Andrea Savage on changing the "impossible" standards for women in TV on her "I'm Sorry" set
Andrea Savage, creator and star of the truTV comedy television series "I'm Sorry," is committed changing the environment for women in Hollywood behind the scenes. "I don't think shows have to be run in the way that they've been run before," Savage sh...
"I don't think shows have to be run in the way that they've been run before," Savage shared on "Salon Talks." "They can be run more efficiently and they can be run in a way that you can be a woman and have children and also do this job."
Savage is taking her position of power in Hollywood, at least for the time being running "I'm Sorry" "very seriously." "I have a position to make decisions and actually affect change in terms of women in this industry," she said. And it goes beyond just hiring women and making them feel comfortable, it involves creating a logistically feasible work environment.
"I really work to make our set family-friendly and female-friendly in terms of our writing hours start after [school] drop-off, and we stop usually around 5 o'clock," she says. "Because I like to hire people with families, we shoot basically from seven to seven," Savage explains referring to her show "I'm Sorry."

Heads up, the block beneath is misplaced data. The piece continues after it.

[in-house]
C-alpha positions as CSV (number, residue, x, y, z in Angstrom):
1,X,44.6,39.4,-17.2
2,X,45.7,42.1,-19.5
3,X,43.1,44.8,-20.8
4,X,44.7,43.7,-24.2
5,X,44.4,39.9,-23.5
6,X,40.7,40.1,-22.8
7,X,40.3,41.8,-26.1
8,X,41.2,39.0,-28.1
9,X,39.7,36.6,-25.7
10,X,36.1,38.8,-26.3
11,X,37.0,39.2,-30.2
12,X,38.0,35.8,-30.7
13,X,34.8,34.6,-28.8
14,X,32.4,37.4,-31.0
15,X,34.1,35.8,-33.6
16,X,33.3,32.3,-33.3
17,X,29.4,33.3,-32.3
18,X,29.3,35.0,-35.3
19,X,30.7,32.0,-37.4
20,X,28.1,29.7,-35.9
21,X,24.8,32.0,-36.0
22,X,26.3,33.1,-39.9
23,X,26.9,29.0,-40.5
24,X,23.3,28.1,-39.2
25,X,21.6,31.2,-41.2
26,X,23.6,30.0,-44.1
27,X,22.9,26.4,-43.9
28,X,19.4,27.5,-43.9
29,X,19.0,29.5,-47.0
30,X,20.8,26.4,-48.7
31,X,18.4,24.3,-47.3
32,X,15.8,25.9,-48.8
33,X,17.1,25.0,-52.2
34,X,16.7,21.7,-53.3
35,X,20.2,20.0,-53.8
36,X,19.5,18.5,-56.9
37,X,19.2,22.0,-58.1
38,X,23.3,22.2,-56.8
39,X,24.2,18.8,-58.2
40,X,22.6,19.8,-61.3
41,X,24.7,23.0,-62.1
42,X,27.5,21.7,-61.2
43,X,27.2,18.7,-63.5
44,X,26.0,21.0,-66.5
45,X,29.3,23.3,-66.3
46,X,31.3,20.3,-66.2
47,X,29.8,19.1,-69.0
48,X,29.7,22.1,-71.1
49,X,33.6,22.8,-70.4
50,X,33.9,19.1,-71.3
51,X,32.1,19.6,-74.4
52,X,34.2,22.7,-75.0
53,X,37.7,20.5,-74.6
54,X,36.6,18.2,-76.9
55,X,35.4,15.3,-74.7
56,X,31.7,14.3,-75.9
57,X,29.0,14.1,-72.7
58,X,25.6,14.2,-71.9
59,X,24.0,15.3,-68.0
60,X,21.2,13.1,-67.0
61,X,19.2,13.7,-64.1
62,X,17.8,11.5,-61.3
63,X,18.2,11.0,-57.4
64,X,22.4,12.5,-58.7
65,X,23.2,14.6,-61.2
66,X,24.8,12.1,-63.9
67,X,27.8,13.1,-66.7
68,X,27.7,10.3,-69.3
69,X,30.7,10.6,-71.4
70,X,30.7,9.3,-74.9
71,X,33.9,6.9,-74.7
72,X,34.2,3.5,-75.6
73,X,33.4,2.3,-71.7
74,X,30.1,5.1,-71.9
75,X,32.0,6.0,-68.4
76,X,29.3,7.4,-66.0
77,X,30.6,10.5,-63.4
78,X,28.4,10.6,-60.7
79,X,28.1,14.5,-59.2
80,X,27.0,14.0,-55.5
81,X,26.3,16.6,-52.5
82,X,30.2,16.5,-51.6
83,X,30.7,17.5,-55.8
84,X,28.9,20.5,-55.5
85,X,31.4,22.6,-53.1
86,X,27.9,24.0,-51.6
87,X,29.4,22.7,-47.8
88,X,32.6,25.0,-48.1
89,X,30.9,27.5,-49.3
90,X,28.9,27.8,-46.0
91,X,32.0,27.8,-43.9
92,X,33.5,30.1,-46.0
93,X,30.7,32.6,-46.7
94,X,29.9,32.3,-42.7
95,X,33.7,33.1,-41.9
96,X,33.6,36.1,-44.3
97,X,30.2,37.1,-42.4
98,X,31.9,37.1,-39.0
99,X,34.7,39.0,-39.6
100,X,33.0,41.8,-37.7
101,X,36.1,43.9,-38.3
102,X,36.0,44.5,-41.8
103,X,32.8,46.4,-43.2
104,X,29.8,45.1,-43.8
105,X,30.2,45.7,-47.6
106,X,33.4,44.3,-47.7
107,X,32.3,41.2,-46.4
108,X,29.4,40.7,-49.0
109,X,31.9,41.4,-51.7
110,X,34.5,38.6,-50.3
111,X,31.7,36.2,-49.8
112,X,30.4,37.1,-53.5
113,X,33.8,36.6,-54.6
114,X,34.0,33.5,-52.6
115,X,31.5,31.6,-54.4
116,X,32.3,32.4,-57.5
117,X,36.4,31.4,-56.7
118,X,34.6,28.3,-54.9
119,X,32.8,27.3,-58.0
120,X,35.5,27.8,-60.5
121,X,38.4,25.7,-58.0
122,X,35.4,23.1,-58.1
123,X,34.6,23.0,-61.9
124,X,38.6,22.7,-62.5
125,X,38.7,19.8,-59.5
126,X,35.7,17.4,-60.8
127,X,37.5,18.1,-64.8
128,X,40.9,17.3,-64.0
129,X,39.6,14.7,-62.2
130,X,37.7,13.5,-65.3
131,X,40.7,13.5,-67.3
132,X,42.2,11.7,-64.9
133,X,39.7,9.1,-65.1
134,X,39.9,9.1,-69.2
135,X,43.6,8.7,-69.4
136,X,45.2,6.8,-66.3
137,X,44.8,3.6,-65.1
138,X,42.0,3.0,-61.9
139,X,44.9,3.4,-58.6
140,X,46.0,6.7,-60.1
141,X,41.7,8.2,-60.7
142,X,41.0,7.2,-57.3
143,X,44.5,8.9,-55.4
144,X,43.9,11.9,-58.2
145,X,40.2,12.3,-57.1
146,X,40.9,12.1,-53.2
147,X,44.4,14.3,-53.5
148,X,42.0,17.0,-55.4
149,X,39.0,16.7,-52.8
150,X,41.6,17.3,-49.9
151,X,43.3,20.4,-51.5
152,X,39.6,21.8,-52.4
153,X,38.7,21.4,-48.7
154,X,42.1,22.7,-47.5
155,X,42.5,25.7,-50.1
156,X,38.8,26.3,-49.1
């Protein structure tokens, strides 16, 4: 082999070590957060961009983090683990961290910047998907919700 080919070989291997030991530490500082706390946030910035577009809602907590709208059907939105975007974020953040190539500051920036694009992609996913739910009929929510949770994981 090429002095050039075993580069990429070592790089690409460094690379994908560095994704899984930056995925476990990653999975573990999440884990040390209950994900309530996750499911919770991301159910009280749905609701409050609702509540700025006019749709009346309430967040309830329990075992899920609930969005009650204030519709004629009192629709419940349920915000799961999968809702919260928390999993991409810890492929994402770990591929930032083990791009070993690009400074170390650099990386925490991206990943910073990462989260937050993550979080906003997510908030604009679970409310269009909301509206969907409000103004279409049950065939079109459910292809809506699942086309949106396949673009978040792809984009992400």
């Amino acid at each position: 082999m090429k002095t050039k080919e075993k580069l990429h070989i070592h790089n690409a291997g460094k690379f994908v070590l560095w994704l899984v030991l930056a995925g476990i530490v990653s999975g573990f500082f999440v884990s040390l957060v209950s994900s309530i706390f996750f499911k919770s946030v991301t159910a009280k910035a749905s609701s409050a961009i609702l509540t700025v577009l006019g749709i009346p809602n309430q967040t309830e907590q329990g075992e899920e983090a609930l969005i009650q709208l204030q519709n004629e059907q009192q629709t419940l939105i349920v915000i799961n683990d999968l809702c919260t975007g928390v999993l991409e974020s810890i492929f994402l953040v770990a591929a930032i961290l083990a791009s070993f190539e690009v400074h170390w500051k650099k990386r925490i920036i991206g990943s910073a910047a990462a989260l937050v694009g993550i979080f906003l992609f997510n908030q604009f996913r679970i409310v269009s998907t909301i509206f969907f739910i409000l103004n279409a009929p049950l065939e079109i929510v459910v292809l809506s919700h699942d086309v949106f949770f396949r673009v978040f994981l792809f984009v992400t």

As an executive producer, writer, director and mom herself Savage is up front about the real challenges women face when it comes to family. he says, "You've made a commitment to have children, and it's very difficult to do both. But I'm trying to use the position that I'm in right now to show that you can make it work."
Season two of "I'm Sorry" returns on truTV on January 9 at 10 p.m. ET. Watch the video above to learn exactly how Andrea Savage is trying to change the paradigm. And watch the full episode to hear why Savage was growing tired of the stereotypical mom roles on television, and how she grew inspiration from Julia Louis-Dreyfus when playing the president on "Veep."
Photo courtesy of truTV.
About: "Salon Talks" TV and Film
Hollywood actors, directors and comedians reveal what drives their craft